He said the private investigators drove wildly and put his family at risk. And he insists he never was in the personnel carrier that day.
He also denied the reports by his former workers -- Justin Inscore, Frank Denaro and Howard Benns -- and former business partner Thomas Rall that he drove the vehicle frequently.
Gould, 45, the co-owner of Innovative Chemical in Buffalo, a private label firm that mixes formulas for national companies, appears to be a very wealthy man with an extremely expensive hobby.
Besides a luxury Mercedes-Benz and Mercedes coupe, Gould owns a 1984 Ferrari, and several other cars and motorcycles. State motor vehicle records also show that Gould has about three dozen military vehicles insured and licensed, including military jeeps and trucks.
Gould, who has successfully avoided publicity since a luxury car business, Gould Motors, went under in the late 1970s and left $107,000 in debts, suddenly finds himself the center of attention.
Higgins said he took away Gould's Reserve Division captain's badge in January because of what the sheriff said was a number of "embarrassing incidents."
Gould's Great Lakes Construction, which handled demolitions in Buffalo as well as the Akron pipeline job, has gone out of business, leaving hundreds of thousands in debts. The John Deere Co. recently repossessed more than $400,000 in equipment from Gould.
The FBI and U.S. Defense Department have assigned criminal investigators to learn how Gould put together what some consider one of the nation's largest private military collections and whether he is abiding by rules that say donated equipment is for display only.
And the state Education Department said last week that it is considering revoking a provisional -year charter Gould was granted in 1990 for his military museum. "There are material differences about what we were told and based the granting of the charter on," said Chris Carpenter, of the State Education Department.
Ed Woolverton, chief of the Army's reuse division at TACOM in Warren, Mich., said the agency is looking at taking back its 34 pieces of equipment because an inspection of Gould's collection showed Gould has a warehouse, not a museum.
"It's all we can afford," Gould said. "We can't afford a Smithsonian display."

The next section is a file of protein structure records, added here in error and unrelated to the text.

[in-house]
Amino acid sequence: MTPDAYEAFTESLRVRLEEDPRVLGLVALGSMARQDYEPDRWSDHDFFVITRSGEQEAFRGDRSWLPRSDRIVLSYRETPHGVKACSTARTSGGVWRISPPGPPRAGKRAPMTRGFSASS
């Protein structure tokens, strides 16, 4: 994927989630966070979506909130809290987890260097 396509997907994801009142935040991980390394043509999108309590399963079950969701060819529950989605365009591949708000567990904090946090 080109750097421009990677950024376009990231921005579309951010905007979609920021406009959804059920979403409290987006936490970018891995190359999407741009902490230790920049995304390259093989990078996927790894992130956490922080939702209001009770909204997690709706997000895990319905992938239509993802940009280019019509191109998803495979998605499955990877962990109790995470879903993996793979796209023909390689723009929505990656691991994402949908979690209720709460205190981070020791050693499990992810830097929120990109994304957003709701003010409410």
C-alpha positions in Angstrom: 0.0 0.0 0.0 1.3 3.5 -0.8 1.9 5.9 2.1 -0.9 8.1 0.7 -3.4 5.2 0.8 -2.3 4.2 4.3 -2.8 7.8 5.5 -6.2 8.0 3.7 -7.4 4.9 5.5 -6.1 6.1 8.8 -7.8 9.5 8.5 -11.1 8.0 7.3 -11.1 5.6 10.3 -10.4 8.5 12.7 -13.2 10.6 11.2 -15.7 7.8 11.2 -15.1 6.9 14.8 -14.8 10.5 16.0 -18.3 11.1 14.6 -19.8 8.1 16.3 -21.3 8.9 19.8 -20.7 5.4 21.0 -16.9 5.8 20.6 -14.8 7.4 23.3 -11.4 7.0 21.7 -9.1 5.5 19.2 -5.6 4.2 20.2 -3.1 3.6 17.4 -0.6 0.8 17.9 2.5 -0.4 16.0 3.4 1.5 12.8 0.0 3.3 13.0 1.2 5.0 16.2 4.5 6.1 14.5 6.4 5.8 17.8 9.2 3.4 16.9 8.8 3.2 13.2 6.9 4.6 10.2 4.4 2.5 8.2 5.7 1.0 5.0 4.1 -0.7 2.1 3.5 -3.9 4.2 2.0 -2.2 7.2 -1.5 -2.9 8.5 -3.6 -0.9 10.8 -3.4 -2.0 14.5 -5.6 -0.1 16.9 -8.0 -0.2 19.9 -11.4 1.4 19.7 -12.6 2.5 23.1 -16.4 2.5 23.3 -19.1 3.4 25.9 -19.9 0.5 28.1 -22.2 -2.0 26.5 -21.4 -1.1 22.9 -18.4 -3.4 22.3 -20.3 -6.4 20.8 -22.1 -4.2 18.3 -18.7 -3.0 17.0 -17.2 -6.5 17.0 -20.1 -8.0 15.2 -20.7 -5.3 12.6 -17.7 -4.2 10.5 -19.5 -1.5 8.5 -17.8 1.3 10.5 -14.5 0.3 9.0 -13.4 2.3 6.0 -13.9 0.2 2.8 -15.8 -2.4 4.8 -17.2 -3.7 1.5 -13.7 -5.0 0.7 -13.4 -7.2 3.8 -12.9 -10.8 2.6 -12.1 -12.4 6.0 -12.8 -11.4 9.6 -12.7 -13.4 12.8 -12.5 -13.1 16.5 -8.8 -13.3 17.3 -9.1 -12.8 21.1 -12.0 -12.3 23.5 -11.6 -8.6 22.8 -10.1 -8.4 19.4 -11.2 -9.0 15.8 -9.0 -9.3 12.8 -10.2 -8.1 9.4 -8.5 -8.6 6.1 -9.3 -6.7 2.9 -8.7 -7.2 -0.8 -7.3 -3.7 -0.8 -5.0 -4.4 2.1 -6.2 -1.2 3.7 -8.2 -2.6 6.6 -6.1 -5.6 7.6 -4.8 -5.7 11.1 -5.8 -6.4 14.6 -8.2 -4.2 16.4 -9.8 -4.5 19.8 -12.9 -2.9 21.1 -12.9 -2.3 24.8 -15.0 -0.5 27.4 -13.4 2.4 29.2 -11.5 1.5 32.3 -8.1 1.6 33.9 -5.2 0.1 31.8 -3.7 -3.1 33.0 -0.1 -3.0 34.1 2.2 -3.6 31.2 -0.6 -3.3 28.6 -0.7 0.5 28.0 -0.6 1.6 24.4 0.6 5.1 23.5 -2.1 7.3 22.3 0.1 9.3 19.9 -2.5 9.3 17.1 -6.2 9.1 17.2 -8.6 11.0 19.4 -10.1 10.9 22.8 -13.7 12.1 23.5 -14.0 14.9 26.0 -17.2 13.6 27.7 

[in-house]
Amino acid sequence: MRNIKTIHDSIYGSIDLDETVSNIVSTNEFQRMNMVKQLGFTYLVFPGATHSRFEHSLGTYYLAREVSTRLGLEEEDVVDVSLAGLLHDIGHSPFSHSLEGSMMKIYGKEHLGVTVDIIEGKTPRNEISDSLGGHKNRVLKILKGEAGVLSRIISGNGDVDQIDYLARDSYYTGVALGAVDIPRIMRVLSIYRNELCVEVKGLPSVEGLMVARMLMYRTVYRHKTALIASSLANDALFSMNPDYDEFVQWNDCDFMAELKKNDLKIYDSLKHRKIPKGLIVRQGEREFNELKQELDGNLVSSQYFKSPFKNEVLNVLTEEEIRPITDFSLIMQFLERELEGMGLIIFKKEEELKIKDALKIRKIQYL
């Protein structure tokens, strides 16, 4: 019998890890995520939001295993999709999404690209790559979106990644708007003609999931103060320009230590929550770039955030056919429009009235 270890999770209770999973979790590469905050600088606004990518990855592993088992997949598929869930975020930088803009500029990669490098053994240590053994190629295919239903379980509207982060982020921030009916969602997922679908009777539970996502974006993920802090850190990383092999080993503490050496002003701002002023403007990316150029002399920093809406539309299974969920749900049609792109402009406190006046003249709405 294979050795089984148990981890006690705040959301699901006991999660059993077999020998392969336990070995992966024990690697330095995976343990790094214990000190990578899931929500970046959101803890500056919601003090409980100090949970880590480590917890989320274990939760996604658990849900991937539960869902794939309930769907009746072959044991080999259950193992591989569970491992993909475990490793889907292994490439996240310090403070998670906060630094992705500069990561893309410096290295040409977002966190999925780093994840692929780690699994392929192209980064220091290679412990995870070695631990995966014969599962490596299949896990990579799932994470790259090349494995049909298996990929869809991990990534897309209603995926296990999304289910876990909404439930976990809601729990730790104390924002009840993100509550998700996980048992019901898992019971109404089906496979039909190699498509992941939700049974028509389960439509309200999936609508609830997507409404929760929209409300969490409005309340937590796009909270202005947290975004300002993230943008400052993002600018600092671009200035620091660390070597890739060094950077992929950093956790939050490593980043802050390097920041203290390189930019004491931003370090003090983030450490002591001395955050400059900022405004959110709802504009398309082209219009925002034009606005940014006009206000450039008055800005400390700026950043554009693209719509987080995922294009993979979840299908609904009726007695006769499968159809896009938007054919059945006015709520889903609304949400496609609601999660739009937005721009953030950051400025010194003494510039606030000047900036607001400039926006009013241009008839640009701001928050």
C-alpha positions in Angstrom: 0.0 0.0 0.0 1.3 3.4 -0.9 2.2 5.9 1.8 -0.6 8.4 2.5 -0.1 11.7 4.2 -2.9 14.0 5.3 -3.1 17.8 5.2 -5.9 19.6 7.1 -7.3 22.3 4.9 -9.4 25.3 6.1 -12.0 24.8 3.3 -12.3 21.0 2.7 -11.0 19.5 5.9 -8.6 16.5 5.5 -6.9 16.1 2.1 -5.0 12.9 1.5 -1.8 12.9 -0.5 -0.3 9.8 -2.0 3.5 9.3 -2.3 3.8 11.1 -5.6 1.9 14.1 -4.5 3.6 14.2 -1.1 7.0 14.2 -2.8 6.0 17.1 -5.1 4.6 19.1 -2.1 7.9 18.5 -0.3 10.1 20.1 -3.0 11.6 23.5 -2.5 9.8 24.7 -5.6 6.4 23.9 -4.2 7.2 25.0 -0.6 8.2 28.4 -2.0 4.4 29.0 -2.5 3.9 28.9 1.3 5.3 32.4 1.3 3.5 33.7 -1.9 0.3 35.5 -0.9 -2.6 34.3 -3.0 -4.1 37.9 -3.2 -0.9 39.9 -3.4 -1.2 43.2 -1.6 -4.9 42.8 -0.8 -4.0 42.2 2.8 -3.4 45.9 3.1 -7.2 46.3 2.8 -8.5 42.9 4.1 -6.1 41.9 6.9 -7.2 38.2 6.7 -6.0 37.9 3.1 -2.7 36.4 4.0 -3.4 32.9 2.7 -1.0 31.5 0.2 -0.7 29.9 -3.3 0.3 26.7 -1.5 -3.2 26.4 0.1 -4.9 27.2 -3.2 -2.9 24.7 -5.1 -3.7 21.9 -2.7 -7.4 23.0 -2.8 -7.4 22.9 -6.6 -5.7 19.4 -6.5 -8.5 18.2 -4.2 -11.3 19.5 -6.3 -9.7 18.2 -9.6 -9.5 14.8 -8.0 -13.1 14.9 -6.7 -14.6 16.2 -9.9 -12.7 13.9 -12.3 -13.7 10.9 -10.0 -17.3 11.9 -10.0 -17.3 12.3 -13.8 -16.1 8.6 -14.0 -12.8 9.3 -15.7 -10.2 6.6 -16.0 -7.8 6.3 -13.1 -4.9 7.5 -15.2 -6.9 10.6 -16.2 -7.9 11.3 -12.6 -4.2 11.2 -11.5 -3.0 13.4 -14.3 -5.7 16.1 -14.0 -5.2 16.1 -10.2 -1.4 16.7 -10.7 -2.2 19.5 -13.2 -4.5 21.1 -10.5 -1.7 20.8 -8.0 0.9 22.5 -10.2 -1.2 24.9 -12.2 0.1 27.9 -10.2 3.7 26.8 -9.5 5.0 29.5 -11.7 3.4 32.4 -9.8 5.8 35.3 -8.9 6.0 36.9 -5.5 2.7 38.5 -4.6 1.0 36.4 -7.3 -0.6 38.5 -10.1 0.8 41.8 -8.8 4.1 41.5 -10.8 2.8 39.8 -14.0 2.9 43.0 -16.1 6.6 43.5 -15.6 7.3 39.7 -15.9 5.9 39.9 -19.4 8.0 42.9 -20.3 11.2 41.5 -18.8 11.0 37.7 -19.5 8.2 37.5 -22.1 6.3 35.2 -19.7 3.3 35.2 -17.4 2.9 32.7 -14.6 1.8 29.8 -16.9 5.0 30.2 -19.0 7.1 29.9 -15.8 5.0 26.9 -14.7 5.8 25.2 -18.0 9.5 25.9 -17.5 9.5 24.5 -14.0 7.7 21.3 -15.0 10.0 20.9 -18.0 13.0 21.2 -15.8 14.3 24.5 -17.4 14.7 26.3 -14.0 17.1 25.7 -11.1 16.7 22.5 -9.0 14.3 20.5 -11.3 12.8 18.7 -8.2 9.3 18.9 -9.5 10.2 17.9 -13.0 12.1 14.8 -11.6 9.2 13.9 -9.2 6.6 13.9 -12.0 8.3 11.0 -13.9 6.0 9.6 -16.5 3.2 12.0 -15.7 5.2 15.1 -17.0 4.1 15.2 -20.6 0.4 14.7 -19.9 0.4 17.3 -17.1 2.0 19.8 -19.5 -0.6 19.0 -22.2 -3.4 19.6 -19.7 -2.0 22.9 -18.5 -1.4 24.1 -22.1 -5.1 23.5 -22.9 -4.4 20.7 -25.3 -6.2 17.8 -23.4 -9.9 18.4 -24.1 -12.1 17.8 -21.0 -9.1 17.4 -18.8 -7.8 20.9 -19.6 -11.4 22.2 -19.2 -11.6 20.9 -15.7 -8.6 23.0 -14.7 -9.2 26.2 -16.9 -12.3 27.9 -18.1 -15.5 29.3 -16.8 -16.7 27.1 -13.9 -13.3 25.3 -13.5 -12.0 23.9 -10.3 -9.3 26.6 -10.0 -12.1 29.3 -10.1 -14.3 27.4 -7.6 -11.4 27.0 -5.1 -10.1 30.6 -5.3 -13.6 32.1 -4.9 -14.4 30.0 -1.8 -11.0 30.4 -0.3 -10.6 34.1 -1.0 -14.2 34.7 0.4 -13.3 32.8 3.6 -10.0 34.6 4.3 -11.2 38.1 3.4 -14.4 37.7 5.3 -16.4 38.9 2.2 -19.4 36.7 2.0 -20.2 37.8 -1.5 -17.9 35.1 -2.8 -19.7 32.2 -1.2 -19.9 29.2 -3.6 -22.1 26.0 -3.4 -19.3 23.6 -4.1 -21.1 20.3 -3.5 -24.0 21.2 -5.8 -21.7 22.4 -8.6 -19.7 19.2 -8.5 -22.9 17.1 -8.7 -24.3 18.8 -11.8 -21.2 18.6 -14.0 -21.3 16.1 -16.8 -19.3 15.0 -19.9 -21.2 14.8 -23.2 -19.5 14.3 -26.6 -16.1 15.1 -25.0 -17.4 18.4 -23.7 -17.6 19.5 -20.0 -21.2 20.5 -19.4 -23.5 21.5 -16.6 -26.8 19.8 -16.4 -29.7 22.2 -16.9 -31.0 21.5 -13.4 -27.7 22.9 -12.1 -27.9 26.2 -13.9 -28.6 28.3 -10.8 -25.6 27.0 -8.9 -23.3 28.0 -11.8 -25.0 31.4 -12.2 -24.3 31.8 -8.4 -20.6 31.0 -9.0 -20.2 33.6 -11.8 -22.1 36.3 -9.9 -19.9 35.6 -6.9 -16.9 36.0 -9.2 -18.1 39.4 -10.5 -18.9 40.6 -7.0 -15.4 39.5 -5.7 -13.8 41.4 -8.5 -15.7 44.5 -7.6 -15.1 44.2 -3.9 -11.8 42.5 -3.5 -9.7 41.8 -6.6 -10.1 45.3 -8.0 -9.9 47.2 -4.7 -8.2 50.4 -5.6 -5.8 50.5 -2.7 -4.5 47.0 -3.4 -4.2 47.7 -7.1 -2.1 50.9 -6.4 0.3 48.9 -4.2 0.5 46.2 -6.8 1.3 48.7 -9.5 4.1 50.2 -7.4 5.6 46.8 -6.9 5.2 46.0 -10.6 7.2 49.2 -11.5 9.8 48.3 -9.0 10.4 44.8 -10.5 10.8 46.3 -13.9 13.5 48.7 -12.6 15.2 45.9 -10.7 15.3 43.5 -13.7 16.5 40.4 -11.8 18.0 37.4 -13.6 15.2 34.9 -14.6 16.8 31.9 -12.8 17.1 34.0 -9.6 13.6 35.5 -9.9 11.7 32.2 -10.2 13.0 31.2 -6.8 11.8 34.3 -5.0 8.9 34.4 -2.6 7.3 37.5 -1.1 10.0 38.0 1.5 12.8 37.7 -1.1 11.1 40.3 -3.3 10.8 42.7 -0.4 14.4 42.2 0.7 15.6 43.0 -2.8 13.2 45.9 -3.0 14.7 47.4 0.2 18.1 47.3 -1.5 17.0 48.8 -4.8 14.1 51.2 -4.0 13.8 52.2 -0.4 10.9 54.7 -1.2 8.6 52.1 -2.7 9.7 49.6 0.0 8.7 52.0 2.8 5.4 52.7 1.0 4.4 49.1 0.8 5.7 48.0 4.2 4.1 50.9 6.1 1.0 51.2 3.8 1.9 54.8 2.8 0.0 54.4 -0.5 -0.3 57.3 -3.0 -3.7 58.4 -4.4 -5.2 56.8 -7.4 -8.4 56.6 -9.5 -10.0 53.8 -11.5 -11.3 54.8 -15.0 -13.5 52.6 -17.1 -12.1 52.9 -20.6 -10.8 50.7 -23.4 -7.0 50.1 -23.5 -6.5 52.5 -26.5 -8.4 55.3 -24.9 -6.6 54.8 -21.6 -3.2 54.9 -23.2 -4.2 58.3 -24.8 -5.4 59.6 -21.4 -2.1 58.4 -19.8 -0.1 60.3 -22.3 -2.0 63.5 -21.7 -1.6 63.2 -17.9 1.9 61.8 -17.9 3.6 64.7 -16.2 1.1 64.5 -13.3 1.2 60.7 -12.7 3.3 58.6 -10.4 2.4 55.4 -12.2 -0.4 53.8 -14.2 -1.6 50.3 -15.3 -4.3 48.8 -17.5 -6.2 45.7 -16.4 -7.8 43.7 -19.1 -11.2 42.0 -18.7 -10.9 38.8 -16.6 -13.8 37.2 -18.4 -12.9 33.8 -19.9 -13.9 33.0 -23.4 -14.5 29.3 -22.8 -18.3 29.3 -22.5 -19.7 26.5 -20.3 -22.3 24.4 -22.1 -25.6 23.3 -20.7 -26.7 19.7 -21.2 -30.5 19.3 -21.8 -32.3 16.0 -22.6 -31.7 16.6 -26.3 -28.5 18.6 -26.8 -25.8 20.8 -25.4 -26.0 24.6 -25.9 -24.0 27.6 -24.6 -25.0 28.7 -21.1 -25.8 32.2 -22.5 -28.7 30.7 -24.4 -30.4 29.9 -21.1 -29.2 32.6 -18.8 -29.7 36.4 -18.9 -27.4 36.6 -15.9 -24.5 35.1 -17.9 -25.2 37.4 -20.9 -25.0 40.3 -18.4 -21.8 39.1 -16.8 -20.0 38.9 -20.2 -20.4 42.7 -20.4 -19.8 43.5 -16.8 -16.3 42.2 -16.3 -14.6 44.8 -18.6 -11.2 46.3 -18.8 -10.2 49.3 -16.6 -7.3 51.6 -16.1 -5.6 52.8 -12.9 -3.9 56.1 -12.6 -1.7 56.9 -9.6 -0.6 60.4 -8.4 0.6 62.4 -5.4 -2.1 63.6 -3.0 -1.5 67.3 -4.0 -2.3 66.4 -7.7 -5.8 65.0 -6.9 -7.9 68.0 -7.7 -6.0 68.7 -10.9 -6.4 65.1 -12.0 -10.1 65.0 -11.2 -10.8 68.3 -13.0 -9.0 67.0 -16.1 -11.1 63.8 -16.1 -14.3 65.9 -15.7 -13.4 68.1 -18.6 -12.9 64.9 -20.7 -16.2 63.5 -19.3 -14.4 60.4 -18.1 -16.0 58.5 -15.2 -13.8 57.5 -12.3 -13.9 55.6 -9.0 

Gould, in numerous conversations with The Buffalo News last week, said he believes the government suddenly is targeting him.
He said the heavy military equipment -- including tanks, four of his personnel carriers and other pieces donated by the Army -- constitute less than 1 percent of his 15,000-item collection. He claimed he bought most from other military collectors, but when the Army did donate equipment to him, he followed regulations.
Gould said he finds it odd the Army now says the tanks and other vehicles it donated are for display only. If that were the case, he said, why did the Army spend so much time finding tanks in running order? And if he has to move a 52-ton tank, he asked, how does the Army intend that he move it?
"It's very unfair to ostracize someone who follows the rules only to discover the rules have changed," Gould said. "We have not taken any public money; in fact it's been a huge drain."
Gould said he frequently shows the collection to various groups.
"We've put a lot of smiles on people's faces," he said.
Where is the museum located?
Gould declines to say. He said agents from the FBI and the Army told him not to disclose the location.
Rall, who claims to have lost everything he had after Gould became his partner in Great Lakes Construction, said he saw Gould's military collection frequently in the various warehouses, but was surprised to learn it was a museum.
"Never once did he say it was a museum," Rall said. "He always said it was his."